Time from the start of one contraction to the start of the next contraction.  For example; first contraction starts at 10 a.m. and the next contraction starts at 10:10 a.m., the contractions are coming every 10 minutes.

How long is a contraction lasting (duration)? 
Time from the start of the contraction to the end of that contraction. For example; contraction started at 10:00 a.m. and ended 30 seconds later.  Contractions are usually timed in seconds. Initially they may be about 30 seconds and will gradually increase until they are lasting 90 seconds.

Occasionally your care provider will mention the interval between contractions.  This is the time from the end of one contraction until the beginning of the next contraction.  For example, contraction ends at 10:01 a.m. and next contraction does not start until 10:10 a.m. the interval is 9 minutes.

Go to the Hospital When:

  • Mom’s water breaks in a gush or her water is leaking steadily
  • Contractions are regular and five minutes apart for at least one hour. If the hospital is more than 30 minutes away, you may want to consider leaving before the hour is up.
  • If Mom is uncomfortable or not coping well with labour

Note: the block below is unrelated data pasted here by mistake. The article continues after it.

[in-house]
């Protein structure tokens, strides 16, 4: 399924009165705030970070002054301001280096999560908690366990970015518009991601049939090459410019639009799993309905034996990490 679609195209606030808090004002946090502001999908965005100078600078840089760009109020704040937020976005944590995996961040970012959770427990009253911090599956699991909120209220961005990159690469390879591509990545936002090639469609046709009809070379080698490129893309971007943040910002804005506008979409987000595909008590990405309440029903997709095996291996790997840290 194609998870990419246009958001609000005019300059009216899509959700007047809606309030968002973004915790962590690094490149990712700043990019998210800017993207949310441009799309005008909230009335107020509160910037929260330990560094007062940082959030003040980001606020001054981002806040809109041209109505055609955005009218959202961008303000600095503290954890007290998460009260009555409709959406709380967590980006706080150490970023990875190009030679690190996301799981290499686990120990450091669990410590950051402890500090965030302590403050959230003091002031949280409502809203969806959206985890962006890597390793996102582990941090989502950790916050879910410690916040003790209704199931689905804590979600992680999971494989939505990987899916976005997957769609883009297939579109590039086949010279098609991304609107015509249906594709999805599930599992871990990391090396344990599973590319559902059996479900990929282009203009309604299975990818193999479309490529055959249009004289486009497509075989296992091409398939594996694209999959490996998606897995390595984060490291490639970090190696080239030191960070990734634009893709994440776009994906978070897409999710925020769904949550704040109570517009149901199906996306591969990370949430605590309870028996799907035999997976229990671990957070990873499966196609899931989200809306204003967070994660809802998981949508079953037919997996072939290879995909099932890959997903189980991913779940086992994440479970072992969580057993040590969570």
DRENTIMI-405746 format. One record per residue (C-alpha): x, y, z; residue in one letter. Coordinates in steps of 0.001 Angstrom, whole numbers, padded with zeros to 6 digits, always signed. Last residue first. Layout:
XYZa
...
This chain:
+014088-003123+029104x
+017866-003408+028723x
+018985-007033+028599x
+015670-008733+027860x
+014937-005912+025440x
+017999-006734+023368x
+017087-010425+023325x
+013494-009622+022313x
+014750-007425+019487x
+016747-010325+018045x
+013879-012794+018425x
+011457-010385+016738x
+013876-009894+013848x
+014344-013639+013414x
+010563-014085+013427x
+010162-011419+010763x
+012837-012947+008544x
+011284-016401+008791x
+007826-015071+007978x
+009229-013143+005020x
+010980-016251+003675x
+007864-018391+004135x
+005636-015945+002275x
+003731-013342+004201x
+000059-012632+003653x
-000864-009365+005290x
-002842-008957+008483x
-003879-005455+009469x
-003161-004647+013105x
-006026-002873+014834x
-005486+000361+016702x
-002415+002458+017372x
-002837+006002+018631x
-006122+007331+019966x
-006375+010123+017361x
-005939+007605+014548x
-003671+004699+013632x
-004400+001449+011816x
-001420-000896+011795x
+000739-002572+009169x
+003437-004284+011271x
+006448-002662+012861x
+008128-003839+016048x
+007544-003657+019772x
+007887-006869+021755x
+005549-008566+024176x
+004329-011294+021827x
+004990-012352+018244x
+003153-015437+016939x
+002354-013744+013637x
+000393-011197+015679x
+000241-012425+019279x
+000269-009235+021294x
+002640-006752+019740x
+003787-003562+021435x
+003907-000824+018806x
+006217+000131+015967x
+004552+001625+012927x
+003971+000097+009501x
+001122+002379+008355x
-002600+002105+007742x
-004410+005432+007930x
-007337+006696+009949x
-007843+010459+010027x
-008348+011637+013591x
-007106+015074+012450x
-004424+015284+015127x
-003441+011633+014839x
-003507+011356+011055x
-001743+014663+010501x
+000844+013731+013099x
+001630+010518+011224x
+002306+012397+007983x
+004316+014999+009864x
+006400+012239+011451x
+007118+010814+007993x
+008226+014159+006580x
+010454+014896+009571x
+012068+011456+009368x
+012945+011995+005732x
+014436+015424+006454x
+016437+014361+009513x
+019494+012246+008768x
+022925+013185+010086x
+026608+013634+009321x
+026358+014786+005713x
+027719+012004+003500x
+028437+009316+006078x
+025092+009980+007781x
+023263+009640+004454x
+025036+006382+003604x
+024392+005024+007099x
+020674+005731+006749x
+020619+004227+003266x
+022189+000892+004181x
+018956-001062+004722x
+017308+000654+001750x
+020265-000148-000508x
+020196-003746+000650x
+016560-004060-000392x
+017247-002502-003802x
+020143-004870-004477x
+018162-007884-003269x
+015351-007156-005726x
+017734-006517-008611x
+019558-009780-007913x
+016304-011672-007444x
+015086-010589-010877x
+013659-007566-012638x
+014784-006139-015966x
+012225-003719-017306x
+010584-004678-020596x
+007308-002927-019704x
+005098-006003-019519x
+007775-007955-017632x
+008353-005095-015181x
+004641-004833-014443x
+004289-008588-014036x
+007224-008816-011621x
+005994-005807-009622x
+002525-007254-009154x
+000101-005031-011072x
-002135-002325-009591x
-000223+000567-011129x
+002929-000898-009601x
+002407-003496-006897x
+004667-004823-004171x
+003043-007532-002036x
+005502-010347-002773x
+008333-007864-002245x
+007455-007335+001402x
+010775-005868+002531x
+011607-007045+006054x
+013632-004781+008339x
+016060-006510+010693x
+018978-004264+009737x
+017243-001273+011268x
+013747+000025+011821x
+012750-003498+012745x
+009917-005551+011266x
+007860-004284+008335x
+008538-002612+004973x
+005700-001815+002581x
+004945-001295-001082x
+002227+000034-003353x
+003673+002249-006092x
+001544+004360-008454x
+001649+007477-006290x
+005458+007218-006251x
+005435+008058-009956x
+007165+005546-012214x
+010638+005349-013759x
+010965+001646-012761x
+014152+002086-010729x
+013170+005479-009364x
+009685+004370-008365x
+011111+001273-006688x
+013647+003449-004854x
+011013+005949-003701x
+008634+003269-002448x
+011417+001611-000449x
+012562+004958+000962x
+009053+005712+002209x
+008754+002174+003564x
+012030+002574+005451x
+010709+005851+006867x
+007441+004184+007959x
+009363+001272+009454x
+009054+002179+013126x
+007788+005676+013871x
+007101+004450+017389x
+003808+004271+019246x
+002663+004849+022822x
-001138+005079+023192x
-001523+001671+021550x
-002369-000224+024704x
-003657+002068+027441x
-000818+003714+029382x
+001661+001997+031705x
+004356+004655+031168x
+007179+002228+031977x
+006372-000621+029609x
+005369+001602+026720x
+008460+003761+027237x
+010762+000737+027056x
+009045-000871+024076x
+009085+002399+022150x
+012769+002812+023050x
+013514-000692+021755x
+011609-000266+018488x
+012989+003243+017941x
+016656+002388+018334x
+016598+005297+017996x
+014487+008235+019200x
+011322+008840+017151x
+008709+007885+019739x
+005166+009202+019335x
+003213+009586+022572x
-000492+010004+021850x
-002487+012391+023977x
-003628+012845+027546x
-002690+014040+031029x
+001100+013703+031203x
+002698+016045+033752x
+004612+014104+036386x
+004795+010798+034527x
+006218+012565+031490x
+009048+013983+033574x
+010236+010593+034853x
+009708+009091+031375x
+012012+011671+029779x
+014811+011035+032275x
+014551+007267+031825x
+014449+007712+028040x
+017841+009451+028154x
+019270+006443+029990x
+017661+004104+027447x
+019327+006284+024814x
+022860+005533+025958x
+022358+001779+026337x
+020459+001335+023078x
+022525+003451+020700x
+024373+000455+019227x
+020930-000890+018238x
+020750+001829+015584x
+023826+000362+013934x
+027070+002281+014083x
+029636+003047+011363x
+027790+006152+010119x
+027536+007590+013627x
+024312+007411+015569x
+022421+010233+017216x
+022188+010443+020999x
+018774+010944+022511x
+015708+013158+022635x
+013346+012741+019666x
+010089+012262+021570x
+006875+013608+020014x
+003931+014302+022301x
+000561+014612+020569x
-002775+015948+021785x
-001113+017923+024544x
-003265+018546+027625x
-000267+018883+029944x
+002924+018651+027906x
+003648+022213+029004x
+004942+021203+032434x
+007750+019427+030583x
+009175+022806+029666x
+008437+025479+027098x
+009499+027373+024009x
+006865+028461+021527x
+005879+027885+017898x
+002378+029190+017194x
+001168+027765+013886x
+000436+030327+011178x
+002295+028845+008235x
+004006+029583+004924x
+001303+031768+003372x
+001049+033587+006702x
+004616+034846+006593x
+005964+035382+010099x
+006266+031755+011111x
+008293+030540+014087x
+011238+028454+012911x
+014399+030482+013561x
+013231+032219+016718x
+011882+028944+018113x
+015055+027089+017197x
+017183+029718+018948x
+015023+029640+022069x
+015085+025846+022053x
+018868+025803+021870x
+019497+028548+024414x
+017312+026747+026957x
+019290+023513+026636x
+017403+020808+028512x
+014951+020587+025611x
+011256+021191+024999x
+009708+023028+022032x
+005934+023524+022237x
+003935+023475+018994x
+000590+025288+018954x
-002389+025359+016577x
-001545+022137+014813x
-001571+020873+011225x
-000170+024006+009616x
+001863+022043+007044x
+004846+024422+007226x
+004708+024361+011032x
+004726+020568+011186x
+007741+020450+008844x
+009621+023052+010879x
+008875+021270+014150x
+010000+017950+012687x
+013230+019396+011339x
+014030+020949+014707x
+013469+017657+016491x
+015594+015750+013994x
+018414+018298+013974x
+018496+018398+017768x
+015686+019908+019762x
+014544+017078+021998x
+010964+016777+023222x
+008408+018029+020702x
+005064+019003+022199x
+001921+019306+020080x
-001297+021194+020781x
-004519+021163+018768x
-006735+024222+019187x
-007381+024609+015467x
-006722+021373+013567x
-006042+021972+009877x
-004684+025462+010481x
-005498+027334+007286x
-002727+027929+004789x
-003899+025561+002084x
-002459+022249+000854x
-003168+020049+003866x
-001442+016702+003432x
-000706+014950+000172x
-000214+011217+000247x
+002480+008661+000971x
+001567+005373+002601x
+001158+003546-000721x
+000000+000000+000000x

• If unsure, call the labour and delivery unit at your hospital
  • You may be sent home or for a walk if it’s early labour



If you're pregnant or thinking about having a baby, check out www.welcometoparenting.com. These interactive, online prenatal and parenting classes will provide information on pregnancy, labour and delivery, your relationship and a community of expectant and new parents just like you! Watch the overview video!



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What is a Vaginal Tear?

by Guest
Posted August 25 2010 04:15pm
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Tears to the opening of the vagina or birth canal may happen to some mothers.  At one time, routine use of episiotomy was done to help prevent tears.  Studies have shown that a tear will heal faster when stitched after birth and be less painful than an episiotomy.  Talk with your health care provider to learn when what size of tear they would stitch.  Some very small tears may not need to be stitched.